The Sochi Autodrom, previously known as the Sochi International Street Circuit and the Sochi Olympic Park Circuit, is a 5.848 km (3.634 mi) permanent race track in the settlement of Sirius next to the Black Sea resort city of Sochi in Krasnodar Krai, Russia.
Konstantin Lvovich Ernst is a Russian media manager, producer and TV host. He is currently the CEO of Channel One Russia.
There were many controversies and concerns affecting the 2014 Winter Olympics. There were disputes with Circassians, who demanded the events be cancelled or moved unless Russia apologized for the 19th century Circassian genocide, environmental and economic issues, lack of political stability and governance, and the safety and human rights of LGBT athletes and journalists, in light of Russia's "gay propaganda" laws, which sparked Olympic-focused protests. However, all of these events were overshadowed by the massive Russian state-sponsored doping program uncovered in the aftermath of the Games.
The opening ceremony of the 2014 Winter Olympics took place at the Fisht Olympic Stadium in Sochi, Russia, on 7 February 2014. It began at 20:14 MSK (UTC+4) and finished at 23:02 MSK (UTC+4). It was filmed and produced by OBS and Russian host broadcasters Channel One and VGTRK. This was the first Winter Olympics and first Olympic Games opening ceremony under the IOC presidency of Thomas Bach. This was also the second consecutive Winter Olympic opening ceremony to be held in an indoor stadium.
The closing ceremony of the 2014 Winter Olympics was held on 23 February 2014 from 20:14 to 22:25 MSK (UTC+4) at the Fisht Olympic Stadium in Sochi, Russia. It was designed to show Russian culture, through a European perspective, and featured performances by Yuri Bashmet, Valery Gergiev, Denis Matsuev, Hibla Gerzmava, and Tatiana Samouil, among others.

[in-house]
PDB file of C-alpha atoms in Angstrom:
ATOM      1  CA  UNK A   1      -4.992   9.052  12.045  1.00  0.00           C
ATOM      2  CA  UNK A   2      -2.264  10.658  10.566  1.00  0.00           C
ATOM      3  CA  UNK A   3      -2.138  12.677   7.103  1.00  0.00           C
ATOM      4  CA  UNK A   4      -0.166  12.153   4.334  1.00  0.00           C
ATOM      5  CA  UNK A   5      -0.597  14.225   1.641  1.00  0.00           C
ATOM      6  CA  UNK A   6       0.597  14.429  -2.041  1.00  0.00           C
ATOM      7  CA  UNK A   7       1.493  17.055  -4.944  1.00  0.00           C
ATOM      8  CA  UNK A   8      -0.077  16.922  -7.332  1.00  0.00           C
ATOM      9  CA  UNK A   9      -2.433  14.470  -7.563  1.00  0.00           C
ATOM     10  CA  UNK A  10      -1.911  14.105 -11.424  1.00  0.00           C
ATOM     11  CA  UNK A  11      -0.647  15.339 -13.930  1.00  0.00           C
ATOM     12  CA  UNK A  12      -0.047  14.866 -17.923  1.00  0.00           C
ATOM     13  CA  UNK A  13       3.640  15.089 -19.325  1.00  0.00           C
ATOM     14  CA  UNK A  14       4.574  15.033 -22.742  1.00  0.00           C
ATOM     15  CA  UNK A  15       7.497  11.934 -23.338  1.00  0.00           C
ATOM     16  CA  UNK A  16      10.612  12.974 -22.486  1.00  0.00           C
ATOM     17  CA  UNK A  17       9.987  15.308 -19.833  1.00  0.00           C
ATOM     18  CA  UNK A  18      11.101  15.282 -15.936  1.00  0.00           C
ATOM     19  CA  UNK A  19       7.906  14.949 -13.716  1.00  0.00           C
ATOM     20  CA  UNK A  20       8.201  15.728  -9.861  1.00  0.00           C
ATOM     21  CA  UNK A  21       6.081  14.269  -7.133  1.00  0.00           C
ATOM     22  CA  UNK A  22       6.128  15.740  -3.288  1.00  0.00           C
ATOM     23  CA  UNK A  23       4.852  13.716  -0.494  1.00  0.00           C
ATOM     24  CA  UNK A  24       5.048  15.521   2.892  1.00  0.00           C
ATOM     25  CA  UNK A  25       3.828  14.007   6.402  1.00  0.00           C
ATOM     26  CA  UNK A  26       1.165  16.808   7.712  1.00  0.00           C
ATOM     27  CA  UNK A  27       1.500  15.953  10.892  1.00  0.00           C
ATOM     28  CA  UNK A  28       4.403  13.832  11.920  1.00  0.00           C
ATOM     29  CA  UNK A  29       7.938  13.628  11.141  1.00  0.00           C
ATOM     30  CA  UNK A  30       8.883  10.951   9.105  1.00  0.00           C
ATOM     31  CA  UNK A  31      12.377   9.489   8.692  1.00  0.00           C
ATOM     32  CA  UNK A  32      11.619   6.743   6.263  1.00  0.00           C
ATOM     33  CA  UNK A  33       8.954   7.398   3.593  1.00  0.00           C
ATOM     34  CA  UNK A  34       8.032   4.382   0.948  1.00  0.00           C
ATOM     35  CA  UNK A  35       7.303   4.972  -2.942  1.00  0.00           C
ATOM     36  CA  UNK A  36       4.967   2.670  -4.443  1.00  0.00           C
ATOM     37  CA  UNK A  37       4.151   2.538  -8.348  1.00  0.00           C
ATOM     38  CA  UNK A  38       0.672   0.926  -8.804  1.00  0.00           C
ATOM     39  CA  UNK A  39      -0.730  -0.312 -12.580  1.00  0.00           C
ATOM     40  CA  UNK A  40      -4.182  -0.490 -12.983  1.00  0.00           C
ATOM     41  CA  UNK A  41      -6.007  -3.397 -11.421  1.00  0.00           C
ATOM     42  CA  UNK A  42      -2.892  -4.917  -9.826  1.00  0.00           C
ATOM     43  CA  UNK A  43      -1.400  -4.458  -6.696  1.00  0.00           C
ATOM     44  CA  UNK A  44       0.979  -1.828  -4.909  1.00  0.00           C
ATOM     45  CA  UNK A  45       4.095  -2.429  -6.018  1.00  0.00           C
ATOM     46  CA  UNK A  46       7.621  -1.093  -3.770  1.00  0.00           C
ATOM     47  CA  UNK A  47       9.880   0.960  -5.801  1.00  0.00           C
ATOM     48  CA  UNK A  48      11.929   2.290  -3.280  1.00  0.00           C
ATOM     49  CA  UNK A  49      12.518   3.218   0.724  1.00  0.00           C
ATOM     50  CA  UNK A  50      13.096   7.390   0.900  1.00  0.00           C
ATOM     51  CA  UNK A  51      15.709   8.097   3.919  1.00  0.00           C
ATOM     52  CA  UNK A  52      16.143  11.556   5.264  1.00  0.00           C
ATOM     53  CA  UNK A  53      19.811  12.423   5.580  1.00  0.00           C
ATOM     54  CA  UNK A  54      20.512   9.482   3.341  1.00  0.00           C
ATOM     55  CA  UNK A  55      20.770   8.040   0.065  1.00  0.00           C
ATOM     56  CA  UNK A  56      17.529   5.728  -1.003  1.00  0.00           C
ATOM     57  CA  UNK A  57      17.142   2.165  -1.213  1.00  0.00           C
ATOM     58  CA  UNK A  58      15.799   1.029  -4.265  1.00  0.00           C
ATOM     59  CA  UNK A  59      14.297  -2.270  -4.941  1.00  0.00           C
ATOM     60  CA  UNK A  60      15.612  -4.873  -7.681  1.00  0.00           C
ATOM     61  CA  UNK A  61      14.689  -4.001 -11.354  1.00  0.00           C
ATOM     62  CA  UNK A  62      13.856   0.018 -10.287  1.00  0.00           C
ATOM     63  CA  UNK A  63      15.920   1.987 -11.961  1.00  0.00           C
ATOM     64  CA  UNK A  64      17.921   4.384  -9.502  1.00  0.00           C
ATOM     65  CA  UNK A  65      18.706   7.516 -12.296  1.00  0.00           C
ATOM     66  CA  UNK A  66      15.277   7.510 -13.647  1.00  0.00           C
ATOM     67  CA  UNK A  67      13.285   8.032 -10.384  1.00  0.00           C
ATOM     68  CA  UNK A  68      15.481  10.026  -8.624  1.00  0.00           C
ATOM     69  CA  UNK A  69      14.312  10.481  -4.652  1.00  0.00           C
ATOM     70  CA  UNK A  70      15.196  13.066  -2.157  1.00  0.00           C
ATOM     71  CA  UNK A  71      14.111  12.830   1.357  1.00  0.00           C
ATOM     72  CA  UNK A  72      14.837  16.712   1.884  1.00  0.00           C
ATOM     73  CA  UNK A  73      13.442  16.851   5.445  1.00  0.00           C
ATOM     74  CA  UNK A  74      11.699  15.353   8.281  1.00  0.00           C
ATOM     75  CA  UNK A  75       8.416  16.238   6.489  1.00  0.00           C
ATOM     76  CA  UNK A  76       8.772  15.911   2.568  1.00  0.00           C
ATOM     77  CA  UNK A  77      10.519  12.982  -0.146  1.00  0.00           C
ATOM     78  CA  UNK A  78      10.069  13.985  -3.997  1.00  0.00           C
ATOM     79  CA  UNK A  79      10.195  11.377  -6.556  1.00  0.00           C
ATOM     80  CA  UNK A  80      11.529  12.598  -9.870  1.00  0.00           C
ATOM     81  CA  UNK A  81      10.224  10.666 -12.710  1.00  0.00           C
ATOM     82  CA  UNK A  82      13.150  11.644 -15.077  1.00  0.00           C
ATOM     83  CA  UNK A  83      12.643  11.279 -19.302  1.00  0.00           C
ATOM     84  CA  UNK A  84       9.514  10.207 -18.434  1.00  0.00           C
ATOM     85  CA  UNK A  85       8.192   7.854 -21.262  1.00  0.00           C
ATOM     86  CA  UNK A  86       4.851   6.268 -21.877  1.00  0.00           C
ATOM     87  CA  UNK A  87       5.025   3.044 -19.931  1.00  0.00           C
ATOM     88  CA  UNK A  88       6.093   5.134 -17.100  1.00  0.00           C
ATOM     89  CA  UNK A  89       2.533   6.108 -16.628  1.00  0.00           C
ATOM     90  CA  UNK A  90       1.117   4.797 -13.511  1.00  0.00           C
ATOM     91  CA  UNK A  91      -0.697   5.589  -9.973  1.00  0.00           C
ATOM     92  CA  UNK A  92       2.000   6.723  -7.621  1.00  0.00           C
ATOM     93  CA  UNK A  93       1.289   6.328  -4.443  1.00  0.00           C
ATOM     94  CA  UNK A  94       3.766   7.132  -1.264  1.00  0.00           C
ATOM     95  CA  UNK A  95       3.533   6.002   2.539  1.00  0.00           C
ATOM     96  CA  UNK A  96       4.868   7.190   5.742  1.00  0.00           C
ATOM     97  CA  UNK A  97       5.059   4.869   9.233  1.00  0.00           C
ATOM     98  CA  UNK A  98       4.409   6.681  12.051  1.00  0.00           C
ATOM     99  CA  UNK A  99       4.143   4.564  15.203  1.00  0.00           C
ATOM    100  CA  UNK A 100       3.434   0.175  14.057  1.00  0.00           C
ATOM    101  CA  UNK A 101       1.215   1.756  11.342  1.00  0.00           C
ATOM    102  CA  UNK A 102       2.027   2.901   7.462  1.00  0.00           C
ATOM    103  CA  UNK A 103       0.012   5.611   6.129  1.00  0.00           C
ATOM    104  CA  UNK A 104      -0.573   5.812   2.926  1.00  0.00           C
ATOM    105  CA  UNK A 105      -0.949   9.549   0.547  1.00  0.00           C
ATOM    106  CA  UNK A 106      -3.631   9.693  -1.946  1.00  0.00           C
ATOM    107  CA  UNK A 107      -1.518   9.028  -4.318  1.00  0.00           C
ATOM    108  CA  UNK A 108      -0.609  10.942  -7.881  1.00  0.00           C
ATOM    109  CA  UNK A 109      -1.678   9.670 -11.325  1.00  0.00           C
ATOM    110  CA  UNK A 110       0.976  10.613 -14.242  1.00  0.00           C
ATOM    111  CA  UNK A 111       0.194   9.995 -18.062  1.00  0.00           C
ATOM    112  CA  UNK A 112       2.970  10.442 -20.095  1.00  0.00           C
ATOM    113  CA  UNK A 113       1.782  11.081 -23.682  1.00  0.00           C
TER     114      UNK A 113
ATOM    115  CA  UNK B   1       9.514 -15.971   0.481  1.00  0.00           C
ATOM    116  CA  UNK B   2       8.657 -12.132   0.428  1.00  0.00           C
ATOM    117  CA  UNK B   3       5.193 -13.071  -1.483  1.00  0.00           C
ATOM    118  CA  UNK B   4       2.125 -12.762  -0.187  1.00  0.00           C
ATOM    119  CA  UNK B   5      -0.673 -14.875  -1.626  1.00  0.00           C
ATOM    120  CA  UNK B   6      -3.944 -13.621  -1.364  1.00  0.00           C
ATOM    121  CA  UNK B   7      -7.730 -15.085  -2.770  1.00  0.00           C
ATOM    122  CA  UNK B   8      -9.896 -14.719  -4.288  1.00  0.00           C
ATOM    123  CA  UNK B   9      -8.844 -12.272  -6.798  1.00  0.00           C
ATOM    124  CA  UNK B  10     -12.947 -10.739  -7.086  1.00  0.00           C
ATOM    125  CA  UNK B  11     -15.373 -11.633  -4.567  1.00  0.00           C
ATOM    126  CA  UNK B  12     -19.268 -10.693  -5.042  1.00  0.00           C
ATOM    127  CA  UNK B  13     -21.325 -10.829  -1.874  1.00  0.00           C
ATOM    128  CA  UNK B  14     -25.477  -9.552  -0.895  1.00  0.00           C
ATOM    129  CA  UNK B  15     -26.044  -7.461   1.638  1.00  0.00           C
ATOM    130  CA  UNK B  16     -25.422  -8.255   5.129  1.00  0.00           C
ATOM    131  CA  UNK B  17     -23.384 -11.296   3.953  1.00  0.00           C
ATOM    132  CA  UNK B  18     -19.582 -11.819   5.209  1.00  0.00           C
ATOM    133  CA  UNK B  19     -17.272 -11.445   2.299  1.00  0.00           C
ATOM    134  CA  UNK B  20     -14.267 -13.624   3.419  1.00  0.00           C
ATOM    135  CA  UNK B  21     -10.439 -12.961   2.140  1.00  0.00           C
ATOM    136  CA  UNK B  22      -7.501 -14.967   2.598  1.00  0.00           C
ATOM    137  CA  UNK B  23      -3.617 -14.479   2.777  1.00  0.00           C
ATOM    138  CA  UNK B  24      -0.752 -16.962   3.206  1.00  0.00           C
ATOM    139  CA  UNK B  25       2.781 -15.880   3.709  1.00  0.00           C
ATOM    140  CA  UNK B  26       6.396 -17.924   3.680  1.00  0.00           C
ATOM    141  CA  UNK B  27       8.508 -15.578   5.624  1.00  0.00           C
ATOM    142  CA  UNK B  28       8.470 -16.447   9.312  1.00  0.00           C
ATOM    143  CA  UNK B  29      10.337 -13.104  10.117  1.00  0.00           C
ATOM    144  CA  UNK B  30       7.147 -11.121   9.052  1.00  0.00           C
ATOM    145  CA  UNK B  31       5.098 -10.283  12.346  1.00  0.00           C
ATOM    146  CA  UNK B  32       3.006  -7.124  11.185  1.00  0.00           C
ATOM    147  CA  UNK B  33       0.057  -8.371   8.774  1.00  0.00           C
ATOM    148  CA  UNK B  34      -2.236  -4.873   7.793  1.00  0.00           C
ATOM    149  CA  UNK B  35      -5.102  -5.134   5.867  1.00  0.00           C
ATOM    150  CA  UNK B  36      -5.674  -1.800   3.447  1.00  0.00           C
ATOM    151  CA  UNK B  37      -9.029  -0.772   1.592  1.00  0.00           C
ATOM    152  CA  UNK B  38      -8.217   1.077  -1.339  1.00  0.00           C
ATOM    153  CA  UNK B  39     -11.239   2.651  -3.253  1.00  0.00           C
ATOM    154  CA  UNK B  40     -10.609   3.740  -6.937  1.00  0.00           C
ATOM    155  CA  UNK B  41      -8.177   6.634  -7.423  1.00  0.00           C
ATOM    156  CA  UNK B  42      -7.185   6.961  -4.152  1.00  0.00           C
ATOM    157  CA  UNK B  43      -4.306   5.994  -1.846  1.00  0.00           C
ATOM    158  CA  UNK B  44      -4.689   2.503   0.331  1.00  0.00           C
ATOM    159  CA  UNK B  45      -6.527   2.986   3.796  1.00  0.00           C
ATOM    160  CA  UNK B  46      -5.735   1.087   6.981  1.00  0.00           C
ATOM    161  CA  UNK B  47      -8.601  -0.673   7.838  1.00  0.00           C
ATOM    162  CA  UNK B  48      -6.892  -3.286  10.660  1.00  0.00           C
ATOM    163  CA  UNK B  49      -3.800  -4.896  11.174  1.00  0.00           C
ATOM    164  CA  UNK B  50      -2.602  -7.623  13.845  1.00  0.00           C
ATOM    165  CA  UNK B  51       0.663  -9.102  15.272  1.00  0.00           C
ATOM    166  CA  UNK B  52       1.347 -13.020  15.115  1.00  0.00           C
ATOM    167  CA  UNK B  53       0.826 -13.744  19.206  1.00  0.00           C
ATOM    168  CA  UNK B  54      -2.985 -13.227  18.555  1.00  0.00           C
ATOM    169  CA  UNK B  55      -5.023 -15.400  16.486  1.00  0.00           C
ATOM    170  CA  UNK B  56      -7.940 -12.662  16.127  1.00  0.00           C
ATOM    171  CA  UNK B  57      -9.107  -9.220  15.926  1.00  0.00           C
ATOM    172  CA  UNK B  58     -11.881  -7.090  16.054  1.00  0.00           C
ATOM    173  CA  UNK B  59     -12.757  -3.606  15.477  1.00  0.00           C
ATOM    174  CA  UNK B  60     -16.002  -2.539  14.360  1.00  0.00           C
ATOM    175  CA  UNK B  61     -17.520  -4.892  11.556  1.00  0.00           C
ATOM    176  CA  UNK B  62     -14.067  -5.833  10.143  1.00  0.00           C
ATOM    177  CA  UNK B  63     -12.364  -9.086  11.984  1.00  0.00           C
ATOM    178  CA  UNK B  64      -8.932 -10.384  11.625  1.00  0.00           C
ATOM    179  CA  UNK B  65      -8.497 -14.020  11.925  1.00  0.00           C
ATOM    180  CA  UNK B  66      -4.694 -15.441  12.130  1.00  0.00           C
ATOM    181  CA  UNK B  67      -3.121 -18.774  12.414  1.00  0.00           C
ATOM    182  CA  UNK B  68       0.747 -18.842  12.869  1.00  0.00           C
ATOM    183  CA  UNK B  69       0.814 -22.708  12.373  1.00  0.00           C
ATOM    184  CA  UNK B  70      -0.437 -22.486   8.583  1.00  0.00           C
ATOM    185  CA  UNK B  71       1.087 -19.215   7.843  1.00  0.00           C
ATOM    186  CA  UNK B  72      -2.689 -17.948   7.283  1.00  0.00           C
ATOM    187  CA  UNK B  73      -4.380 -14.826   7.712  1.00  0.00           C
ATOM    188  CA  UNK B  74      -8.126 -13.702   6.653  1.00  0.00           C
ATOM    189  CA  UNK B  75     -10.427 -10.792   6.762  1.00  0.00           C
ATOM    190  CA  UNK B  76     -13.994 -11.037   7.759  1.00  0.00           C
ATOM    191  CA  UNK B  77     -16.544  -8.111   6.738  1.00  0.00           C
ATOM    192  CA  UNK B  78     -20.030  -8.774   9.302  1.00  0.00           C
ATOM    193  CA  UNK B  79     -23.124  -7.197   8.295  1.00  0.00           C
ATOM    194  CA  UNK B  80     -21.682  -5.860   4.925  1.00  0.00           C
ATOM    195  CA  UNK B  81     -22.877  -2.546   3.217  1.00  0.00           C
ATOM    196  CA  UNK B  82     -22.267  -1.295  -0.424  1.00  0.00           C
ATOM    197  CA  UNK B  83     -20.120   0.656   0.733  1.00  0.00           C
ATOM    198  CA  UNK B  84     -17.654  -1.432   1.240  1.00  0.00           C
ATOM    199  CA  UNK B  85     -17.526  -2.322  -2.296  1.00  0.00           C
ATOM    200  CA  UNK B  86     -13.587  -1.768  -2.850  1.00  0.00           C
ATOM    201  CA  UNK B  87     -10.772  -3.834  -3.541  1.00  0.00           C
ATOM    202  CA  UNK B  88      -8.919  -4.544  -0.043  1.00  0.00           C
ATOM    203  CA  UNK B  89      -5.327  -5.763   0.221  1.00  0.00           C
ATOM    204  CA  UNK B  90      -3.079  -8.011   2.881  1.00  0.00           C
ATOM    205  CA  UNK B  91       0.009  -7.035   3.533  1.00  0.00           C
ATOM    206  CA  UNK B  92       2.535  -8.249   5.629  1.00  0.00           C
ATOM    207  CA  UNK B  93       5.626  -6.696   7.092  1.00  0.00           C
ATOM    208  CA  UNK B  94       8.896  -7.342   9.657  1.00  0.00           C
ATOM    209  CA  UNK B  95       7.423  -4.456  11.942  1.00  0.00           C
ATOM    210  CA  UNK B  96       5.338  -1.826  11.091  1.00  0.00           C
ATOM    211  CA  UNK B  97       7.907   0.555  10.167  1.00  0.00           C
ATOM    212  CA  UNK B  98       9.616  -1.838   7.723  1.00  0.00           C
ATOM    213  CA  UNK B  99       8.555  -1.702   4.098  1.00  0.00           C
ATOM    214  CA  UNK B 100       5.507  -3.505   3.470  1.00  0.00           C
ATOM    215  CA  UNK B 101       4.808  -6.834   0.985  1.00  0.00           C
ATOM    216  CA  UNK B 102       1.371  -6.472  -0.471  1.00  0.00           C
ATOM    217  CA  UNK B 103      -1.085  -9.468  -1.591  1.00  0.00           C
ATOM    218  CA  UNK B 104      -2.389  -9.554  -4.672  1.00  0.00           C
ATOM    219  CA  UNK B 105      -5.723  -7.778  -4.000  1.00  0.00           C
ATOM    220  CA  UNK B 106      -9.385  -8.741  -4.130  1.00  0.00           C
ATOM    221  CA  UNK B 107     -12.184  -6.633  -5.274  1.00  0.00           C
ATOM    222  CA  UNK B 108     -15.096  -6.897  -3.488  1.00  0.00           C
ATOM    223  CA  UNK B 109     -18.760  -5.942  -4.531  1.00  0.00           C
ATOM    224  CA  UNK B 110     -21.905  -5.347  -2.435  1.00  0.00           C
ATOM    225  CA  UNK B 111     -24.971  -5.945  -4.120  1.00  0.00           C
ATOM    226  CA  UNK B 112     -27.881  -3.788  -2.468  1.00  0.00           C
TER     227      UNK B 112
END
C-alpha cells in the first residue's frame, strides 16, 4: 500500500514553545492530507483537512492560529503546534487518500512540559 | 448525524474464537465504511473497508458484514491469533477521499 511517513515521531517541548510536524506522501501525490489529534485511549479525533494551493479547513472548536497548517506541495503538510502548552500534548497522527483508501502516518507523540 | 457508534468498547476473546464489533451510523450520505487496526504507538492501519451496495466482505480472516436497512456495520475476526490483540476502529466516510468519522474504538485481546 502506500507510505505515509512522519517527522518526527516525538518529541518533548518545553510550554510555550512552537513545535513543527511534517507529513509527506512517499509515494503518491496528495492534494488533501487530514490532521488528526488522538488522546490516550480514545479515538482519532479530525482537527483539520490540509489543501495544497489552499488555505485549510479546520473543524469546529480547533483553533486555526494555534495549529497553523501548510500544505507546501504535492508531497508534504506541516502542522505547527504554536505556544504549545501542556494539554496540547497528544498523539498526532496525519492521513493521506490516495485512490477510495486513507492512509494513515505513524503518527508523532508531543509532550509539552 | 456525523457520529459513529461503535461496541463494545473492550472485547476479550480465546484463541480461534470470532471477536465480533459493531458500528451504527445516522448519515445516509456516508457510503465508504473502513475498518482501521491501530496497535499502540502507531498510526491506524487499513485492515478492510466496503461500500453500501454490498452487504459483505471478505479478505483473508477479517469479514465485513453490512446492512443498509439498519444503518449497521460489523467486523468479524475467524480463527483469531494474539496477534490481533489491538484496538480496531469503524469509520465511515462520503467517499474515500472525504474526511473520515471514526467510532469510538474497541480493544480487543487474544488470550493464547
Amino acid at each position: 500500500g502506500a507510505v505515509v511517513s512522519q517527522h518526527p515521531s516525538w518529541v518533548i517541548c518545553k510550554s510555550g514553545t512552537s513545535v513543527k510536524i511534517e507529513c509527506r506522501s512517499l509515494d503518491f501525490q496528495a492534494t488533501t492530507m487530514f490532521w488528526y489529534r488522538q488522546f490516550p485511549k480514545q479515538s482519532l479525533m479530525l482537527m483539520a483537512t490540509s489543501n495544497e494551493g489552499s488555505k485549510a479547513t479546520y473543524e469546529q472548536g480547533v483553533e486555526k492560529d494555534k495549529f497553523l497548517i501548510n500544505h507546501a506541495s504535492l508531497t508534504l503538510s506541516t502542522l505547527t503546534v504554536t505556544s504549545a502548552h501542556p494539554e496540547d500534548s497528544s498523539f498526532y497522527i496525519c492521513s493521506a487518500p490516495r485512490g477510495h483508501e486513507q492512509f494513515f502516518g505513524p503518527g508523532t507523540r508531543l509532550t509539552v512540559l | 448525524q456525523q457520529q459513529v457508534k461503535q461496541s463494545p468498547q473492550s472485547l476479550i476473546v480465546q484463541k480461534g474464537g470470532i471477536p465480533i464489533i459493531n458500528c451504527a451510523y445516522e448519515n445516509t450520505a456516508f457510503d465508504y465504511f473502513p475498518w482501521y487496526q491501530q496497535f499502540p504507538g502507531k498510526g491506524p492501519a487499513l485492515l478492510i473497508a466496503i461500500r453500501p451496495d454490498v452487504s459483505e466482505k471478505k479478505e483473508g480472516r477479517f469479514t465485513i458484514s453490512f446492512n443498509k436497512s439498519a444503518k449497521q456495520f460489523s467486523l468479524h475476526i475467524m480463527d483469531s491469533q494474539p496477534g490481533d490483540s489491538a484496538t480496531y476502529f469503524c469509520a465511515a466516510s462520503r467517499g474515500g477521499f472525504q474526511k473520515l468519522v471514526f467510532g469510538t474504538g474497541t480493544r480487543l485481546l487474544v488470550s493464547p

Vladimir Viktorovich Grigorev is a Russian short track speed skater. He previously competed for Ukraine. Grigorev is from Sumy in Ukraine.
The opening ceremony of the 2014 Winter Paralympics took place at the Fisht Olympic Stadium in Sochi, Russia, on 7 March 2014. It began at 20:14 MSK (UTC+4) to match the time to the year.
Viktor Borisovich Perelman, was a Russian-language journalist, writer, publisher, editor, and dissident. He was the founder and sole editor-in-chief of a leading third wave Russian immigration international democratic journal for literary and social problems, "Time and We" or "Vremya I My" from 1975 to 2001. In addition, he was the author of two autobiographical novels, one fiction novel, and dozens of published articles in leading Russian language newspapers and other press. As the founder of Time and We Publishing House, he published several Russian language books by well-known authors of third wave Russian immigration.
Wolf Messing: Who Saw Through Time is a Russian TV series about fate of Wolf Messing, based on the novel of the same name by the screenwriter Eduard Volodarsky. by the Russia-1 TV channel. The series premiered on the Russia-1 on November 15, 2009.